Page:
Via Dolce, 108 Bunda Street, Civic ACT, viadolce.com.au
I’d heard that Caramelo was one of the best places on Easter Island for dessert, so after a pre-dawn wake up to watch the sunrise, I treated myself to afternoon tea back in Hanga Roa. I wasn’t disappointed. With cute wallpaper, signage and menus, Caramelo could easily fit in on the streets of Santiago. I opted for a decadent treat – the Volcan de Chocolate (CLP 3500), which came out quite different to the lava cake I was expecting. For one thing, it was served with a scoop of manjar icecream (yes! #icecreamthurs bonus!) and for another, it was a completely different texture to your usual lava cake. The chocolate cake was surprisingly dense, almost like it had been sculpted into shape, and had a heavy, rich chocolate flavour. The perfectly oozy melted chocolate was a delight, although I did struggle to finish the dish. The icecream was utterly luxurious, buttery and sweet without being sickly – although I think a sharp berry sorbet, perhaps raspberry, would have cut through the chocolate a bit better. Worth at least one visit, especially for sweet tooths!
Caramelo, Atamu Tekena, Hanga Roa, Easter Island, no website
Mikafe is a lovely little spot right by the water in Hanga Roa, the only town on Easter Island (or Rapanui, in the local language). Their icecreams are locally made, and include a range of flavours I’d never heard of before – so, of course, I was totally on to that. I picked the chirimoya alegre, which apparently is a Chilean dessert made with chirimoya fruit (custard apple) and orange juice. The flavour was really refreshing, with the citrus notes evident amid the general fruity sweetness of the chirimoya. I paired it with a scoop of papaya (my new favourite island flavour), which was vibrant and fresh, like biting into ripe fruit. Also, I’m not sure if this picture gives you a sense of how enormous this icecream was, but imagine, if you will, an icecream the size of your head. Literally, the size of your head. There you have it. There was so much iceream in this icecream it took me ages to eat and I was worried I might not be able to hold it, it was so heavy! This is clearly a popular local spot, especially for the kids, and I’d highly recommend it for a refreshment break. Note: you can choose to pay in pesos or US dollars.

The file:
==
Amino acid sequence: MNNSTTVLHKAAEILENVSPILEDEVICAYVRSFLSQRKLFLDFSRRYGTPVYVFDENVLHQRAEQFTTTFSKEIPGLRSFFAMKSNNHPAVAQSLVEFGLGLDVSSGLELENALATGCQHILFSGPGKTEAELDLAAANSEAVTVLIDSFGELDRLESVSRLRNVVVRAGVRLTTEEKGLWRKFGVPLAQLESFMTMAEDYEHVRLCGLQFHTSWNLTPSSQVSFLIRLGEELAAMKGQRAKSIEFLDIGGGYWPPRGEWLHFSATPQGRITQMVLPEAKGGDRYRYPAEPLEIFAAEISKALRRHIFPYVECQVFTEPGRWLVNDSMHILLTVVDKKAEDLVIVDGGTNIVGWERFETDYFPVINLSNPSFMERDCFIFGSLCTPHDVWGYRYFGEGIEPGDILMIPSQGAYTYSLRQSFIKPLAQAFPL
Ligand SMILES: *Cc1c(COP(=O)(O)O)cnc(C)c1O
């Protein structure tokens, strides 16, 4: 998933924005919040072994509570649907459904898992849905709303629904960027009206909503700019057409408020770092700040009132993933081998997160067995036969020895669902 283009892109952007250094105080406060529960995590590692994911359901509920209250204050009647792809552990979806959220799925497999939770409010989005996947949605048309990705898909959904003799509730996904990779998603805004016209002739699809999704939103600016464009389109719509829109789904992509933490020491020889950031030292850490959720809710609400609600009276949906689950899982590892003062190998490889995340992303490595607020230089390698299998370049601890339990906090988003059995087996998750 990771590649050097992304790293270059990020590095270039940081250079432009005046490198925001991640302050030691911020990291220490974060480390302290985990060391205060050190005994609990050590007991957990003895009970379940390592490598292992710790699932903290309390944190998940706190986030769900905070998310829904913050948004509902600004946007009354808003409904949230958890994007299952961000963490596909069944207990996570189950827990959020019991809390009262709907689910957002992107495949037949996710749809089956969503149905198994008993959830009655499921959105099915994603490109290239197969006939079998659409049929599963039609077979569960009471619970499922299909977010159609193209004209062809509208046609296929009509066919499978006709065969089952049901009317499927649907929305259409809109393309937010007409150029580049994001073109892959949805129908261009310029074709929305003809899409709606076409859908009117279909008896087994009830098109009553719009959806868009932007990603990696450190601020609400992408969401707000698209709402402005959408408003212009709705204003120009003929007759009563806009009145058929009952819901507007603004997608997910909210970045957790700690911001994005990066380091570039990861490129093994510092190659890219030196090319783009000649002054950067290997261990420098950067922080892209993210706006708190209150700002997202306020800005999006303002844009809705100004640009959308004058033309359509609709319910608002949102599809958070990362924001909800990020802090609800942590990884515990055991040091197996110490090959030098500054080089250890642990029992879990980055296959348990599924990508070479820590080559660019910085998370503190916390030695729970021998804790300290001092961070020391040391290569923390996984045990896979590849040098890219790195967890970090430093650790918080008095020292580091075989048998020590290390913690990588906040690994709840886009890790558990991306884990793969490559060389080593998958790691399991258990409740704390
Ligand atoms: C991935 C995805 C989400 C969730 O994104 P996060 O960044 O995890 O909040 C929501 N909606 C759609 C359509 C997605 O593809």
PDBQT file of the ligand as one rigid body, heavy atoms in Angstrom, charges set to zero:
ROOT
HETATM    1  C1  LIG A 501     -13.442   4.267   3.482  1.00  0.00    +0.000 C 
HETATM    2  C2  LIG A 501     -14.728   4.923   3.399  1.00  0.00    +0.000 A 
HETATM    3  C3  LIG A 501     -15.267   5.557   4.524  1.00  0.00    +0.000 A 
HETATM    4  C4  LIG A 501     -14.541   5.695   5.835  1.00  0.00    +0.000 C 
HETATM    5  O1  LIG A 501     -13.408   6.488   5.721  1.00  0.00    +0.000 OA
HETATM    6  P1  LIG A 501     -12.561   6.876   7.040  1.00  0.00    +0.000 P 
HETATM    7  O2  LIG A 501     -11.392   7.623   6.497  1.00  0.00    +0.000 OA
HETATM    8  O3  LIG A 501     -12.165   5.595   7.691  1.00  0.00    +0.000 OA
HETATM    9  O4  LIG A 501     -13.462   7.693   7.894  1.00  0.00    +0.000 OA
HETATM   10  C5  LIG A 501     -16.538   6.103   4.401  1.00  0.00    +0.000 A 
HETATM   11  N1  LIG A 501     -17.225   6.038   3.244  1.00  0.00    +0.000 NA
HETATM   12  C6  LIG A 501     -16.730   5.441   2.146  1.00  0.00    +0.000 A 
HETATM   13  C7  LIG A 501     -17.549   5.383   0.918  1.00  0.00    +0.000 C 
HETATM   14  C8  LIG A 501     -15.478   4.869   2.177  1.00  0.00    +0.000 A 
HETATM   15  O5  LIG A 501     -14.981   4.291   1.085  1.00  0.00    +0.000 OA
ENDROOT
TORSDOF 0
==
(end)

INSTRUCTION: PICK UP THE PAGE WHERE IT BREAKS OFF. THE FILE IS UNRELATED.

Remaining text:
Mikafe, Caleta Hanga Roa, Hanga Roa, Easter Island, no website
Whilst I knew exactly where to get icecream in Santiago, it took me a while to realise that there was an heladeria across the road from my hotel in Buenos Aires. But I did realise, and in doing so ended up having one of the best icecreams of my trip. The icecream menu at Chungo is extensive, to the point where I had to ask for the staff’s recommendation to try and whittle the choice down. I finally went for the strawberry and mango (the recommendation) and a pear sorbet, served in a waffle cone. I was delighted to get a choice of toppings, and ended up choosing the candied almonds (why not? I was on holidays). The strawberry and mango sorbet was light and sweet, the mango flavour less prominent than I expected but still noticeable, but the magic flavour was undoubtedly the pear. I can’t describe this any other way – it was like biting into a sweet, ripe pear, except it was icecream. There was nothing artificial, nothing to distract you from the 100% pear-ness of it. I have no idea how they managed to get such an authentic flavour, but it was beautiful and I could have eaten a bucket of it. Luckily I was pretty full from the almonds on top, or else I might have… Definitely worth seeking out if you find yourself in BA.
Chungo, Humboldt 1906, Esquina Costa Rica, Palermo Hollywood, Buenos Aires, Argentina, http://www.chungo.com.ar/